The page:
has on the roster will be my legal or preferred name.”

Although IU policy allows students to list a preferred name alongside their primary or legal name in official academic records, some online databases such as OnCourse rosters automatically use students’ primary names, Senior Associate Registrar Lisa Scully said.

A transgender student advocacy committee recently drafted a policy proposal calling for a centralized process to accommodate anyone using University information systems that choose to identify themselves under a preferred name.

Currently, students can register a preferred name with the bursar office, but other data management entities such as the Health Center and Parking Operations often pull information that uses a student’s legal name.

Assistant Director of Residential Life and Diversity Education Barry Magee, along with graduate student Nicholas Clarkson, presented the first draft of the proposal to the Bloomington Faculty Council on Monday.

The proposal focuses on the idea that information technology systems should prioritize student ID number and preferred name and hide an individual’s legal name in as many instances as possible.

“In certain areas the University doesn’t have policies addressing transgender and genderqueer issues and how to effectively accommodate students that don’t fit within the gender binary,” Magee said.

When applying for acceptance into IU, individuals are required to indicate their gender based on two options: male or female.

“We are all raised in a world dictated by our gender,” Magee said. “Right from the get-go all the people around you say, ‘is it a boy or a girl?’ From there we choose games, clothes and activities based on fitting into one of those two boxes.”

Only when students begin to apply for housing do they encounter an additional gender option of transgender.

More than 12,000 students fill out the housing application each year, and an average of 20 students self-identify as “transgender,” according to records at the Office of Residential Programs and Services. The number of transgender students has increased during the past decade, said Sara Ivey Lucas, assistant director for housing assignments.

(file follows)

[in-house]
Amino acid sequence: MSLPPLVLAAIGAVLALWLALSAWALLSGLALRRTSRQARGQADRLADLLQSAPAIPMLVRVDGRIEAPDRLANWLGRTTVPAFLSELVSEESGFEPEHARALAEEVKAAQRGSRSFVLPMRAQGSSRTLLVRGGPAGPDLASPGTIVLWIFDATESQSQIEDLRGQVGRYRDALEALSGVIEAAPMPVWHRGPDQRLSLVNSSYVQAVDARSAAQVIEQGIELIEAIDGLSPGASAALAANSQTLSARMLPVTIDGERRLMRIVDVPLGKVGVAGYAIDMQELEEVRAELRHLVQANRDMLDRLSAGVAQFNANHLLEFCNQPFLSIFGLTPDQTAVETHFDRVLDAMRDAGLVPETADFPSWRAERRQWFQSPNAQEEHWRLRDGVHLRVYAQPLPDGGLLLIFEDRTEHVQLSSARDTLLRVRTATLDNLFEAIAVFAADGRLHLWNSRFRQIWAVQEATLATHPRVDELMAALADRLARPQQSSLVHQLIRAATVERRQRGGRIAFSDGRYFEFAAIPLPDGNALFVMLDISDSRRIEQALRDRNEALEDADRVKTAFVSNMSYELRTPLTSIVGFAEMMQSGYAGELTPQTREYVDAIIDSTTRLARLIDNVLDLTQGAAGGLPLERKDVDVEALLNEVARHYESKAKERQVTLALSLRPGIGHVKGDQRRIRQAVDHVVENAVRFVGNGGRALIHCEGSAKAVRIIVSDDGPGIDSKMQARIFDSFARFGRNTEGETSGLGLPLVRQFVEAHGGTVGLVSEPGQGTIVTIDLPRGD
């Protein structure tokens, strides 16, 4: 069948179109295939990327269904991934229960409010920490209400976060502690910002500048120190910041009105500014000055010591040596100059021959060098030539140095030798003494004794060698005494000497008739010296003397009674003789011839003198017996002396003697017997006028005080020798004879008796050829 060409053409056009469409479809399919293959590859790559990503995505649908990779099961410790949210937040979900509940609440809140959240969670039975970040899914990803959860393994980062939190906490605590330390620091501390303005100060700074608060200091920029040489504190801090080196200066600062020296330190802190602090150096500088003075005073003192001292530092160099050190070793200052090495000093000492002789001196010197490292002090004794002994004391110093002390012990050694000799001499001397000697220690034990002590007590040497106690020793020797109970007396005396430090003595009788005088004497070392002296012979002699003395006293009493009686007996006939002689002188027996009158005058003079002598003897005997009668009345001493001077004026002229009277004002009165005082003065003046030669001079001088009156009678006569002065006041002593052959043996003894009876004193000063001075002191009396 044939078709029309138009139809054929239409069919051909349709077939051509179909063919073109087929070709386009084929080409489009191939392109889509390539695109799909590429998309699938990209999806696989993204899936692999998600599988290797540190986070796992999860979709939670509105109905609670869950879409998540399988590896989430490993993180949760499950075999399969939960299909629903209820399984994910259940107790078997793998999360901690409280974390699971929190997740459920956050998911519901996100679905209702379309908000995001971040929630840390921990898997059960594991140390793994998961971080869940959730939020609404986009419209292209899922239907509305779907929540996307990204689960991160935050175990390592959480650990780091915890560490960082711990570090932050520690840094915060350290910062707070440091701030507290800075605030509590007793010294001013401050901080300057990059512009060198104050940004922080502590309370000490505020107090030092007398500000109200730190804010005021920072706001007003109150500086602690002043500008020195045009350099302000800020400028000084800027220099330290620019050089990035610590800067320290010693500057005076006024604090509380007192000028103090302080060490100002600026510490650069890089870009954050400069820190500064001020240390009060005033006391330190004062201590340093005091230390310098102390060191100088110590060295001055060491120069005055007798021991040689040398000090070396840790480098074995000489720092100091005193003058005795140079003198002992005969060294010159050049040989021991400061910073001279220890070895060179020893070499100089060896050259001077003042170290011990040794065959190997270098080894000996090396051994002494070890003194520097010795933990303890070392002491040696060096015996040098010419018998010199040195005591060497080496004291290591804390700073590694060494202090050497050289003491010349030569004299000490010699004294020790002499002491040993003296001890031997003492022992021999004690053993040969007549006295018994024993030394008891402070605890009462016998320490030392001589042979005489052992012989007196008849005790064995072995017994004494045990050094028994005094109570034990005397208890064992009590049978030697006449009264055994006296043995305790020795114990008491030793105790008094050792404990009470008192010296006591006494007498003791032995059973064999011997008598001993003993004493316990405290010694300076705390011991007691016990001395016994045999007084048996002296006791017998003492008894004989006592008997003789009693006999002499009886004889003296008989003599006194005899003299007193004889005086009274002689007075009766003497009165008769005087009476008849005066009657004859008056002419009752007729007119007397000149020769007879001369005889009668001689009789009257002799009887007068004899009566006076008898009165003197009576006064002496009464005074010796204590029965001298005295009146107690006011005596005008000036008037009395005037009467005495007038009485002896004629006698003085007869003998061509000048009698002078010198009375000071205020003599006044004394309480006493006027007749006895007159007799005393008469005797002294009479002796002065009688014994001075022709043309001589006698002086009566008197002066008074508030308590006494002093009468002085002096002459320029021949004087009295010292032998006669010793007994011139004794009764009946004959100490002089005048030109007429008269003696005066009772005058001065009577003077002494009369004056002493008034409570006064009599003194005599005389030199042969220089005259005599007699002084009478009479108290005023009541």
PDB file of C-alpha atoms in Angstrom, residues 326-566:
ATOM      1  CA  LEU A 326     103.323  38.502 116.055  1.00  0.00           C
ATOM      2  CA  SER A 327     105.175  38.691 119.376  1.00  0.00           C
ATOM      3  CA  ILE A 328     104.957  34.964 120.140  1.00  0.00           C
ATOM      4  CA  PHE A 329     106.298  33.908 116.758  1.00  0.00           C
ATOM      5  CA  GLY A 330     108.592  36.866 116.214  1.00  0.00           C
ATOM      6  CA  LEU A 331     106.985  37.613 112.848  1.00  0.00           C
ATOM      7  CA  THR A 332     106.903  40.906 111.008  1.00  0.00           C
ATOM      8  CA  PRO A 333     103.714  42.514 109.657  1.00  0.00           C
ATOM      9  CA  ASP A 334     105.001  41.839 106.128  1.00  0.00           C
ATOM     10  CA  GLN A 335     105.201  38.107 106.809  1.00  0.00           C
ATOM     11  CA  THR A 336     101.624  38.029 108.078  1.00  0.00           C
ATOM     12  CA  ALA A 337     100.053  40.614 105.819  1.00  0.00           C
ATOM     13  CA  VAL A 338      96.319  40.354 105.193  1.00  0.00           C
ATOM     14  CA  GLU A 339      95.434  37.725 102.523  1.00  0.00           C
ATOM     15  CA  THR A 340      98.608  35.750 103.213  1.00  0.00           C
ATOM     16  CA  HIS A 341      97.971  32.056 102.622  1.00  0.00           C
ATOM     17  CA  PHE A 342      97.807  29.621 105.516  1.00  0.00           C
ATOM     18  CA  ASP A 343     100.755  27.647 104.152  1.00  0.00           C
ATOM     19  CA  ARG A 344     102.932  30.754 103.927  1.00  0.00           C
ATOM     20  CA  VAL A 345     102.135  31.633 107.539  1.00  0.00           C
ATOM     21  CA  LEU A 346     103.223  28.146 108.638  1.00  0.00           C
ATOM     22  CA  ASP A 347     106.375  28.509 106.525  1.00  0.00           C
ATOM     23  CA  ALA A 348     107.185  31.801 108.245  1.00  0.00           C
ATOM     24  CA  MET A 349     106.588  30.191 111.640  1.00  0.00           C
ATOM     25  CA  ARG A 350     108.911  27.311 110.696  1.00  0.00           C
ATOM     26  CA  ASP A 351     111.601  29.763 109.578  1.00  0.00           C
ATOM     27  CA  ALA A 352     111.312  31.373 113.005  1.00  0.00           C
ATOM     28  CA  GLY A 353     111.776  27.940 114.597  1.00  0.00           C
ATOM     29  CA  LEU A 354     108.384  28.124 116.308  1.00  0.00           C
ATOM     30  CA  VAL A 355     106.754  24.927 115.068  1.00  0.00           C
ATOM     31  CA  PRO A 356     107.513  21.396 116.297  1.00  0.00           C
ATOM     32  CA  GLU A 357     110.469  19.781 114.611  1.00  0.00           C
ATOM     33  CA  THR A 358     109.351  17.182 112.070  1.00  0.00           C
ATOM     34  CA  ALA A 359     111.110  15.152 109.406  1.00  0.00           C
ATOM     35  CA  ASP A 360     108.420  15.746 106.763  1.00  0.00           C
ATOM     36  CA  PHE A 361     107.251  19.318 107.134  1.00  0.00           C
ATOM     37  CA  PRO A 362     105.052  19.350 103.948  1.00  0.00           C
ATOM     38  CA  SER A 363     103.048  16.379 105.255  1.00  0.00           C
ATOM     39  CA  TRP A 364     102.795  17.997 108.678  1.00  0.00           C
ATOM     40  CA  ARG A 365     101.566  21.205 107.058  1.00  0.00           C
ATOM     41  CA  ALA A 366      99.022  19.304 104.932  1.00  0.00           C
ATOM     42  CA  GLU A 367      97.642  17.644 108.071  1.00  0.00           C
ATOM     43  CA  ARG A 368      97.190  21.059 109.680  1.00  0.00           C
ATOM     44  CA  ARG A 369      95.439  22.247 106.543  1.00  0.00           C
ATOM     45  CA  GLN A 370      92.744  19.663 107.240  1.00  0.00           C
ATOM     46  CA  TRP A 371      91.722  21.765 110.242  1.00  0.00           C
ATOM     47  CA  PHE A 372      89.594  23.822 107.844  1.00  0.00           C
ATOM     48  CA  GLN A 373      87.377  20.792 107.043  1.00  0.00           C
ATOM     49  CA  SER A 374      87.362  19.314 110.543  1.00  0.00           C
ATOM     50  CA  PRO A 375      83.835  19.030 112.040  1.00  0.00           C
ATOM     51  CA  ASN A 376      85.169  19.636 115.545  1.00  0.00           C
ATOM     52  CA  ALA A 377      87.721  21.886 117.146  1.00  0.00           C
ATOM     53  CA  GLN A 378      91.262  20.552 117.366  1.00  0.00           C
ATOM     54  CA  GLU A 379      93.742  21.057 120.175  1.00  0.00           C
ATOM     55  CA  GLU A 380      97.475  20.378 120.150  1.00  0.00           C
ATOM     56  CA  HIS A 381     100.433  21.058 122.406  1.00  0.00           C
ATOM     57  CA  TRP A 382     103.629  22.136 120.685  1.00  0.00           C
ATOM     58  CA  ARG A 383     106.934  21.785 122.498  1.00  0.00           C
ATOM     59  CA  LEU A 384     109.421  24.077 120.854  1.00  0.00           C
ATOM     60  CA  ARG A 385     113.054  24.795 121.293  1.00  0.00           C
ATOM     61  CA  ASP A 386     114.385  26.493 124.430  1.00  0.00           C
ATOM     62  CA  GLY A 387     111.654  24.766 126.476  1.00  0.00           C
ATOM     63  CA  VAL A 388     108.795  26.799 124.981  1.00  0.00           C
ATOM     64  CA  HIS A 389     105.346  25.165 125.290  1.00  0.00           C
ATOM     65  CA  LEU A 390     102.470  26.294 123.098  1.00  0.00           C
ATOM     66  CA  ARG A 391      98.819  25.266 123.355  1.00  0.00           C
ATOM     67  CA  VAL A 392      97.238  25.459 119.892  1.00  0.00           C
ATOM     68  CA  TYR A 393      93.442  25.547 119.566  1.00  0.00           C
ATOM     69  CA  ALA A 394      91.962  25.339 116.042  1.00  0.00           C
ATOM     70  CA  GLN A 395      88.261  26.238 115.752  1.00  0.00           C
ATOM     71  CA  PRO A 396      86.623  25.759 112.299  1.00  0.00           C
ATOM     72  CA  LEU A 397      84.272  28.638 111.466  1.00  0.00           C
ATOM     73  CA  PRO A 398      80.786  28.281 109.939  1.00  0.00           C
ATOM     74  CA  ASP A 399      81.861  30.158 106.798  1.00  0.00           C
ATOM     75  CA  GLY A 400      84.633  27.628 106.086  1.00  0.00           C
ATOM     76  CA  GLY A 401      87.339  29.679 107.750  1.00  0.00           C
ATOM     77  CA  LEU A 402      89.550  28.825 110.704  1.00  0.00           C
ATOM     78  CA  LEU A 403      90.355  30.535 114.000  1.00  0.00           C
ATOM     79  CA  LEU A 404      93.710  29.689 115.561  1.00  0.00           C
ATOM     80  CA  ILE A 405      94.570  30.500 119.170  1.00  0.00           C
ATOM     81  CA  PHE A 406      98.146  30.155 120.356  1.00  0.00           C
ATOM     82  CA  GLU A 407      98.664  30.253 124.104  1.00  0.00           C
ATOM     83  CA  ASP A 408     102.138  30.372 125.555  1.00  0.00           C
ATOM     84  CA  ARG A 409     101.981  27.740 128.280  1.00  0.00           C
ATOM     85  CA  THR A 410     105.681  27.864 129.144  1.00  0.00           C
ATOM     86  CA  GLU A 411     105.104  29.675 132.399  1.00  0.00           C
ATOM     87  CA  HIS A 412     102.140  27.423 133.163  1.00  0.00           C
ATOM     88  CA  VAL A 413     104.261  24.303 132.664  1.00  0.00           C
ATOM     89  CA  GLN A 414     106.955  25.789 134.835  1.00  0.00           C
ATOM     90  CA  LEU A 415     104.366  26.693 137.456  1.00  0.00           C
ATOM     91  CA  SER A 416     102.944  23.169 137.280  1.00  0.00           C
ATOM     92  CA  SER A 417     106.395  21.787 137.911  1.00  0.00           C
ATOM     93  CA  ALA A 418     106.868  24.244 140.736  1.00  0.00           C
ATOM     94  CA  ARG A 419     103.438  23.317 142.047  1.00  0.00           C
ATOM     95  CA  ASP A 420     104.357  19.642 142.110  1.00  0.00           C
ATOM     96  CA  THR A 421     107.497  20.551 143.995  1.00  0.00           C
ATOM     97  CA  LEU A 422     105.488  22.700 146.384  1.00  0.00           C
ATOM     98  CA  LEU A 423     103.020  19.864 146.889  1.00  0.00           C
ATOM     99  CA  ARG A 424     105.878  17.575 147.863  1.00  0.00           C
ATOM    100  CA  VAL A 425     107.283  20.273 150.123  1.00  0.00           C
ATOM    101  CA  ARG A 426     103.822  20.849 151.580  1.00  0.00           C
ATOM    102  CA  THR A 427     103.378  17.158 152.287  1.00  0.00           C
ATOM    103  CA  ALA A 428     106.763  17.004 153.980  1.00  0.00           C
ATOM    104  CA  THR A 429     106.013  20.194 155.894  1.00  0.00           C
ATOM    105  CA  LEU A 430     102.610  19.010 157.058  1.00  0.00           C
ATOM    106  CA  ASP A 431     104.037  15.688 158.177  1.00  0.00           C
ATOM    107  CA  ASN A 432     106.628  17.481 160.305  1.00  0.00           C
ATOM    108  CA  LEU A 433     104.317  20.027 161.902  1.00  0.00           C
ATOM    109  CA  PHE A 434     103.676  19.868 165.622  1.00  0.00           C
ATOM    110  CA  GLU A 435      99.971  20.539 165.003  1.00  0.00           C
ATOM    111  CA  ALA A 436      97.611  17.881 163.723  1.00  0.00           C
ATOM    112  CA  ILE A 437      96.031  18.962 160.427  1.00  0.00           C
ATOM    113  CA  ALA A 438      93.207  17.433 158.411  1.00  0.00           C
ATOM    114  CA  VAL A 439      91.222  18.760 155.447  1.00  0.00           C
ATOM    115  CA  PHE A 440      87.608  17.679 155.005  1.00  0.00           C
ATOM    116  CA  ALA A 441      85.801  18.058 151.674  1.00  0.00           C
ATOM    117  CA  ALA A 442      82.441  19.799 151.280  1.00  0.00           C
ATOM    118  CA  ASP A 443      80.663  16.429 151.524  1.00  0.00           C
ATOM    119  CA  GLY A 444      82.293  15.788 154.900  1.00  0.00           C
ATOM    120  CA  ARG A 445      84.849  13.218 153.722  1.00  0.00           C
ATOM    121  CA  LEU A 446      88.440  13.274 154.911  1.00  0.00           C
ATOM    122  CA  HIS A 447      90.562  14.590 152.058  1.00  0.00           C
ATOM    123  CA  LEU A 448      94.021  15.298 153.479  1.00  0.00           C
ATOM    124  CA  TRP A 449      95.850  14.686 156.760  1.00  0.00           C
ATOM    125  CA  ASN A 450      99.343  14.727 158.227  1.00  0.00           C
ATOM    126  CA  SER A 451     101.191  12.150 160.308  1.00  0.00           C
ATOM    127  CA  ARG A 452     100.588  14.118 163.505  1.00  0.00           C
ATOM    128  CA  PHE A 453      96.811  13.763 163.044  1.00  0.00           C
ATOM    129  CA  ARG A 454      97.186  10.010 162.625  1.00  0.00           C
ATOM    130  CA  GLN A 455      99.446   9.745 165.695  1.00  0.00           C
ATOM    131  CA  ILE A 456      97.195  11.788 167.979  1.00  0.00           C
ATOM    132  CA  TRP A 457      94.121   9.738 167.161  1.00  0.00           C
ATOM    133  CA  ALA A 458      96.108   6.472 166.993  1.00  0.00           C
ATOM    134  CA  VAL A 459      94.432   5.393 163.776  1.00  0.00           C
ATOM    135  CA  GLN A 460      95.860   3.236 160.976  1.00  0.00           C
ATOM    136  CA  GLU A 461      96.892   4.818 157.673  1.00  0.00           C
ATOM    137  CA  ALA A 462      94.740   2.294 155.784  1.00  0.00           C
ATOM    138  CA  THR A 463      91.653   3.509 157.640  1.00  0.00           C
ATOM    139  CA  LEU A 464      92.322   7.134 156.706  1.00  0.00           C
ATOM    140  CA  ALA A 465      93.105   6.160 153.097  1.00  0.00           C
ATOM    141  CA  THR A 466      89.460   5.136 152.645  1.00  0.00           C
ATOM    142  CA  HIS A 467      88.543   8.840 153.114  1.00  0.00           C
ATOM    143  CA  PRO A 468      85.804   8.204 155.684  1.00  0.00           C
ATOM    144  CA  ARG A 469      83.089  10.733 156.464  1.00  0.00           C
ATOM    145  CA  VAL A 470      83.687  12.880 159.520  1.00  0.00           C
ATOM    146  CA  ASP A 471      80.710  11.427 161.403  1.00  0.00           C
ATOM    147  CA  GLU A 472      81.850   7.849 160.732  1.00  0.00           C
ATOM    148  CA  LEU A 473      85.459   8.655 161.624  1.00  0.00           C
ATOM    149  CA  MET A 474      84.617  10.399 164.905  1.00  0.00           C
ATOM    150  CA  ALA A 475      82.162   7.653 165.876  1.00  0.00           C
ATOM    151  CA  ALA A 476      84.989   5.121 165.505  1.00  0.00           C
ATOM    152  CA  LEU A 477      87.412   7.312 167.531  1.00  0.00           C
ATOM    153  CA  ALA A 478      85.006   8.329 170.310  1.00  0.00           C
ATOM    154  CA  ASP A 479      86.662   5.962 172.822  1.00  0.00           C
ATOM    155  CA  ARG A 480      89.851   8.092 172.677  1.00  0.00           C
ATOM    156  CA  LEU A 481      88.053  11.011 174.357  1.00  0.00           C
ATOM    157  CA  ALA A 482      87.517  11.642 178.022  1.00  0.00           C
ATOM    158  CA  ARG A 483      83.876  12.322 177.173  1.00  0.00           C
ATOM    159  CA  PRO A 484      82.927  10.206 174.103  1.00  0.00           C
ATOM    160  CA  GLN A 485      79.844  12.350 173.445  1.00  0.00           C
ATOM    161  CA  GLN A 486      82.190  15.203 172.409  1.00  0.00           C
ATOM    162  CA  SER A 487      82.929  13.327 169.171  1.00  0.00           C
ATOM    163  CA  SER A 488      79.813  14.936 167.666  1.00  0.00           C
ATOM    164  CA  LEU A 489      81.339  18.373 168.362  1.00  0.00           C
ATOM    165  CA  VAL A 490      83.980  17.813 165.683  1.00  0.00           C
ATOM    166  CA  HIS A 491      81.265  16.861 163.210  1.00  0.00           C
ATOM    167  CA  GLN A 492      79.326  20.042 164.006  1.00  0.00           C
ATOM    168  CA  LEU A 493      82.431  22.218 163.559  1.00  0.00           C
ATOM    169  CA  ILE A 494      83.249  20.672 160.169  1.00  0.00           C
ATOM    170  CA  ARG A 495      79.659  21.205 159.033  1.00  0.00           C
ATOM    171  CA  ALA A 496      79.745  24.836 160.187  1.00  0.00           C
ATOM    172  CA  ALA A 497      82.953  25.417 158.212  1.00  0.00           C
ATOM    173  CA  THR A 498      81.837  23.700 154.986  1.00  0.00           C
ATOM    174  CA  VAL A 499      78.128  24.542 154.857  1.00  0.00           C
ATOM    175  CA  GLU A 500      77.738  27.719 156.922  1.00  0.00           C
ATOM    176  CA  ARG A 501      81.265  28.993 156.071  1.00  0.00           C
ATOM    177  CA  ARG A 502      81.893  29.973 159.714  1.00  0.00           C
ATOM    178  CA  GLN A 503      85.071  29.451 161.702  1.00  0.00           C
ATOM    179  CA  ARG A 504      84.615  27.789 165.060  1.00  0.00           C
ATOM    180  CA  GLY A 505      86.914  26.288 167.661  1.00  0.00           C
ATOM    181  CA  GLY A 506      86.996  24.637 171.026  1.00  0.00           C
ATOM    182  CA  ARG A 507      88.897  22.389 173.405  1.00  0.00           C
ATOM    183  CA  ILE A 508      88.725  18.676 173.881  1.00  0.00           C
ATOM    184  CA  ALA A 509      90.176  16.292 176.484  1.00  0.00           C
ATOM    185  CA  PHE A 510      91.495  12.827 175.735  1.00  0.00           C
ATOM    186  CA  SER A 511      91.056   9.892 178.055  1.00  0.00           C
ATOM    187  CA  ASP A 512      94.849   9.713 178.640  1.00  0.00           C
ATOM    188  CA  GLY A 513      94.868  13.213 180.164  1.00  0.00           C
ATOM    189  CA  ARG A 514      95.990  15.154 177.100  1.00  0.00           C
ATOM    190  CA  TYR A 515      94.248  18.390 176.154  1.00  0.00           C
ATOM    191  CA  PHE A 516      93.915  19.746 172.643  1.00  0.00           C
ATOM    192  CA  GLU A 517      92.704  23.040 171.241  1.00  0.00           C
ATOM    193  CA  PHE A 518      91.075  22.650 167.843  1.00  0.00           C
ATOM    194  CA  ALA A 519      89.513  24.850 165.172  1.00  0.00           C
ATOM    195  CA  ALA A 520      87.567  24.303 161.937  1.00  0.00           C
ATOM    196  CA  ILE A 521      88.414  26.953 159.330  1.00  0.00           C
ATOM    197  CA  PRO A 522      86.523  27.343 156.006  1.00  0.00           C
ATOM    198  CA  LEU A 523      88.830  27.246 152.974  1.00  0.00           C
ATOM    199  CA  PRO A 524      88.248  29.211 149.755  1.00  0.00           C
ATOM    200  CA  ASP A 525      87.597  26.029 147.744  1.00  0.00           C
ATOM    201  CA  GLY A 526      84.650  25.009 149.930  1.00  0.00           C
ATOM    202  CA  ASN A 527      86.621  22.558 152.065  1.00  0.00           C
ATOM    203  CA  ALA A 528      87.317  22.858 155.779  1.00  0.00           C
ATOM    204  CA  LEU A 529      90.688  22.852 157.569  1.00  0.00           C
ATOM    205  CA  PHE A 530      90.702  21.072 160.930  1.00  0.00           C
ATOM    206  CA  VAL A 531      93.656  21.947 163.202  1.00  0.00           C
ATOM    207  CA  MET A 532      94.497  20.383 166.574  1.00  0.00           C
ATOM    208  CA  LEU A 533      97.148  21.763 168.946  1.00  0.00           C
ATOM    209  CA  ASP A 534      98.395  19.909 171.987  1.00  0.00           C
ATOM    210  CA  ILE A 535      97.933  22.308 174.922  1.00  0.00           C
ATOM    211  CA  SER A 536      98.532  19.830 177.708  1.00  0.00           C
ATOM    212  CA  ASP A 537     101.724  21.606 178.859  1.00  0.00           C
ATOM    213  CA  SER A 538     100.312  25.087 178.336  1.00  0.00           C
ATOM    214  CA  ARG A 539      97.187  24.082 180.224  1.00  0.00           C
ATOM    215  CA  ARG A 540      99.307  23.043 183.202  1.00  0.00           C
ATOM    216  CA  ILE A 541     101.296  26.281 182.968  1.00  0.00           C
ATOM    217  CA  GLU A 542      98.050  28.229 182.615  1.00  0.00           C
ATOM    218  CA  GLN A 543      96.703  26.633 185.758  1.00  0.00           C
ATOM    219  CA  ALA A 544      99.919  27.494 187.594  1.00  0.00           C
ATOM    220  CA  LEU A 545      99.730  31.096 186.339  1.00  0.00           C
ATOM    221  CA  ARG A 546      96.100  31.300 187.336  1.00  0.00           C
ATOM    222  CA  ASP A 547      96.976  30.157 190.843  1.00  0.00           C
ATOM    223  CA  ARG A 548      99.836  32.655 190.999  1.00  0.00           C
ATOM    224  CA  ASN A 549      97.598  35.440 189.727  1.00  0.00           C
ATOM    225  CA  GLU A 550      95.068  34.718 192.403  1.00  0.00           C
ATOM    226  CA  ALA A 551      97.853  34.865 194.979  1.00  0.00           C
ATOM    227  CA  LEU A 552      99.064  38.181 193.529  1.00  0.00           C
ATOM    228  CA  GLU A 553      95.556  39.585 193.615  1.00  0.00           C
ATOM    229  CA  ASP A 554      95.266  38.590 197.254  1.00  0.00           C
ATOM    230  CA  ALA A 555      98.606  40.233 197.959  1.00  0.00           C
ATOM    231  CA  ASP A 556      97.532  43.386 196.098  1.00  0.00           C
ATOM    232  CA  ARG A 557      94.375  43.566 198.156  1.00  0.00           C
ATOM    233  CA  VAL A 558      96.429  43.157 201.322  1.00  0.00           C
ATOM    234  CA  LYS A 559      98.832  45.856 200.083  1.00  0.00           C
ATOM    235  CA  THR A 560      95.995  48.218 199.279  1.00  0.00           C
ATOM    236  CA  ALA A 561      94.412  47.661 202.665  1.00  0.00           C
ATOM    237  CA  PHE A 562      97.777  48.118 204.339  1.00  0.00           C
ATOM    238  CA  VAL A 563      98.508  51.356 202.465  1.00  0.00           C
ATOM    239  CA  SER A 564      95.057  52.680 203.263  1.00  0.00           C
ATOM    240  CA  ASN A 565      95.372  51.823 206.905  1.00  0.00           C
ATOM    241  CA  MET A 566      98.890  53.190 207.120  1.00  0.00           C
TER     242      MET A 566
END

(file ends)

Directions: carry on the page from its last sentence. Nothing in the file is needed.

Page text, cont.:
“RPS continues to be a leader in pushing campus to think about breaking the gender binary,” Lucas said.

RPS now offers gender neutral bathrooms or individual “pods” with a toilet, shower and sink in every residence center on campus except for Eigenmann, Jackson’s residence hall for the past two years.

Magee said not all trans-identifying students share the same opinions on matters such as housing.

“We have mixed signals in our systems throughout the University,” Magee said.
University policy states that it will not discriminate against a student’s arbitrary characteristics, such as gender and gender identity.

In August, the nationally-recognized nonprofit organization Campus Pride released its annual list of American universities deemed as having the safest, most inclusive environment for Lesbian, Gay, Bisexual and Transgender students.

This year, IU didn’t make the cut.

Institutions are ranked using the Campus Pride Index, which allows colleges to self-assess their resources through a set of questions based on eight different LGBT-friendly factors, including policy inclusion, support and institutional commitment, and housing.

This year, IU scored five stars overall but lacked an “accessible, simple process for students to change their name and gender identity on university records and documents, LGBT housing options and themes, and insurance coverage for students transitioning from male to female and female to male to cover hormone replacement therapy,” according to the organization’s website.

“The first year the list came out, we were in the top five schools,” Magee said. “If one year someone forgets to fill out part of the application, then our rating is affected by that.”

But students like Jackson attribute IU’s slip in the rankings to a specific cause: IU’s discrimination of transgender people.

“It makes me happy that IU fell off the top 25 for LGBT-friendly schools because that’s an acknowledgement to IU’s lack of policy in place right now for transgender students,” Jackson said.

He said his leadership position as an RA allows him to keep a conversation going that challenges gender stereotypes.

“Most of the discrimination I face isn’t from the student body, it’s from the institution,” he said. “Curiosity leads to some rude questions, but I’m all about educating people from my experiences.”

This is the second year he and his coworkers fought the policy of the University Information Technology Systems that demands RAs use their legal name when filing incident reports.

As a part of his job, Jackson said he was not able to  identify himself with his preferred name — Ethan — on any official paperwork.

“Last year we had a giant battle with UITS to get my preferred name used,” Jackson said. “When they redesigned the entire program this year, I faced the same exact issue — no one thought to include the preferred name clause again.”

Follow reporter Matt Bloom on Twitter @matthew_bloom.